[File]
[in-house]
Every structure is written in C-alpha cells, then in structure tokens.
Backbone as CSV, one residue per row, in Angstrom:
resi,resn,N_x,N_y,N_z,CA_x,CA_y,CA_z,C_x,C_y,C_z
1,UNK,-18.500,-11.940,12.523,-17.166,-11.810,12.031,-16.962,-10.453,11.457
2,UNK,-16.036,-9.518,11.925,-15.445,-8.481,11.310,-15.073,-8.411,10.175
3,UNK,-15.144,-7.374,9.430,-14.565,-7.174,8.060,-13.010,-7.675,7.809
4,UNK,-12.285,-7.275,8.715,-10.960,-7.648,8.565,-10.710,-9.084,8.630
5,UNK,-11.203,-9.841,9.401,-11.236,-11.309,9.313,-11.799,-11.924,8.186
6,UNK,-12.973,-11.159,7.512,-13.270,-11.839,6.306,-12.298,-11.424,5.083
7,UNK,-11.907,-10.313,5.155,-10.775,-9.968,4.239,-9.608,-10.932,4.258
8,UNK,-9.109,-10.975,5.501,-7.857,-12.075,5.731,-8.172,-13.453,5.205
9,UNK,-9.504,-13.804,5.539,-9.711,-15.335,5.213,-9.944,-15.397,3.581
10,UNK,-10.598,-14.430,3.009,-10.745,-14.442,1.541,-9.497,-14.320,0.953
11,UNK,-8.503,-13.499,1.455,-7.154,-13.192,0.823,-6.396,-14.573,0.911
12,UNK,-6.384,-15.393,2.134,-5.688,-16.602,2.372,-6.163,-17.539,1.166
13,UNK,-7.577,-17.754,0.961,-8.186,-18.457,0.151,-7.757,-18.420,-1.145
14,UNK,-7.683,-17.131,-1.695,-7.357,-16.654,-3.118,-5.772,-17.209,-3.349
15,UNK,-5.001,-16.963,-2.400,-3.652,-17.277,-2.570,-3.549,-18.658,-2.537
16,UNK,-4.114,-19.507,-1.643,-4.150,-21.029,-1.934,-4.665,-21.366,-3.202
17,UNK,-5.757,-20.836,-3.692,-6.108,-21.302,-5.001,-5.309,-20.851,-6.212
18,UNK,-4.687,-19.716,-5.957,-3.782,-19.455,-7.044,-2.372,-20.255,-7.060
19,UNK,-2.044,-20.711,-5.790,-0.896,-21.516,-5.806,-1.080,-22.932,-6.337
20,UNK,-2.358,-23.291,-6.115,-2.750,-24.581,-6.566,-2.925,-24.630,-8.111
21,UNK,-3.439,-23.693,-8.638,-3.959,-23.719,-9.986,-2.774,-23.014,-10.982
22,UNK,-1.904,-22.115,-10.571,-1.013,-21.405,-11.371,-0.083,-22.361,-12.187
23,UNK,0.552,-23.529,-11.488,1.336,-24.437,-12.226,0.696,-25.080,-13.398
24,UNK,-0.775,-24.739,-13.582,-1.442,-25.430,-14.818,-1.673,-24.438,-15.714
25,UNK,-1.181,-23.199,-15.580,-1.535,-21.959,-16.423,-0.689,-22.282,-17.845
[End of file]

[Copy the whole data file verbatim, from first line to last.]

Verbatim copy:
[in-house]
Every structure is written in C-alpha cells, then in structure tokens.
Backbone as CSV, one residue per row, in Angstrom:
resi,resn,N_x,N_y,N_z,CA_x,CA_y,CA_z,C_x,C_y,C_z
1,UNK,-18.500,-11.940,12.523,-17.166,-11.810,12.031,-16.962,-10.453,11.457
2,UNK,-16.036,-9.518,11.925,-15.445,-8.481,11.310,-15.073,-8.411,10.175
3,UNK,-15.144,-7.374,9.430,-14.565,-7.174,8.060,-13.010,-7.675,7.809
4,UNK,-12.285,-7.275,8.715,-10.960,-7.648,8.565,-10.710,-9.084,8.630
5,UNK,-11.203,-9.841,9.401,-11.236,-11.309,9.313,-11.799,-11.924,8.186
6,UNK,-12.973,-11.159,7.512,-13.270,-11.839,6.306,-12.298,-11.424,5.083
7,UNK,-11.907,-10.313,5.155,-10.775,-9.968,4.239,-9.608,-10.932,4.258
8,UNK,-9.109,-10.975,5.501,-7.857,-12.075,5.731,-8.172,-13.453,5.205
9,UNK,-9.504,-13.804,5.539,-9.711,-15.335,5.213,-9.944,-15.397,3.581
10,UNK,-10.598,-14.430,3.009,-10.745,-14.442,1.541,-9.497,-14.320,0.953
11,UNK,-8.503,-13.499,1.455,-7.154,-13.192,0.823,-6.396,-14.573,0.911
12,UNK,-6.384,-15.393,2.134,-5.688,-16.602,2.372,-6.163,-17.539,1.166
13,UNK,-7.577,-17.754,0.961,-8.186,-18.457,0.151,-7.757,-18.420,-1.145
14,UNK,-7.683,-17.131,-1.695,-7.357,-16.654,-3.118,-5.772,-17.209,-3.349
15,UNK,-5.001,-16.963,-2.400,-3.652,-17.277,-2.570,-3.549,-18.658,-2.537
16,UNK,-4.114,-19.507,-1.643,-4.150,-21.029,-1.934,-4.665,-21.366,-3.202
17,UNK,-5.757,-20.836,-3.692,-6.108,-21.302,-5.001,-5.309,-20.851,-6.212
18,UNK,-4.687,-19.716,-5.957,-3.782,-19.455,-7.044,-2.372,-20.255,-7.060
19,UNK,-2.044,-20.711,-5.790,-0.896,-21.516,-5.806,-1.080,-22.932,-6.337
20,UNK,-2.358,-23.291,-6.115,-2.750,-24.581,-6.566,-2.925,-24.630,-8.111
21,UNK,-3.439,-23.693,-8.638,-3.959,-23.719,-9.986,-2.774,-23.014,-10.982
22,UNK,-1.904,-22.115,-10.571,-1.013,-21.405,-11.371,-0.083,-22.361,-12.187
23,UNK,0.552,-23.529,-11.488,1.336,-24.437,-12.226,0.696,-25.080,-13.398
24,UNK,-0.775,-24.739,-13.582,-1.442,-25.430,-14.818,-1.673,-24.438,-15.714
25,UNK,-1.181,-23.199,-15.580,-1.535,-21.959,-16.423,-0.689,-22.282,-17.845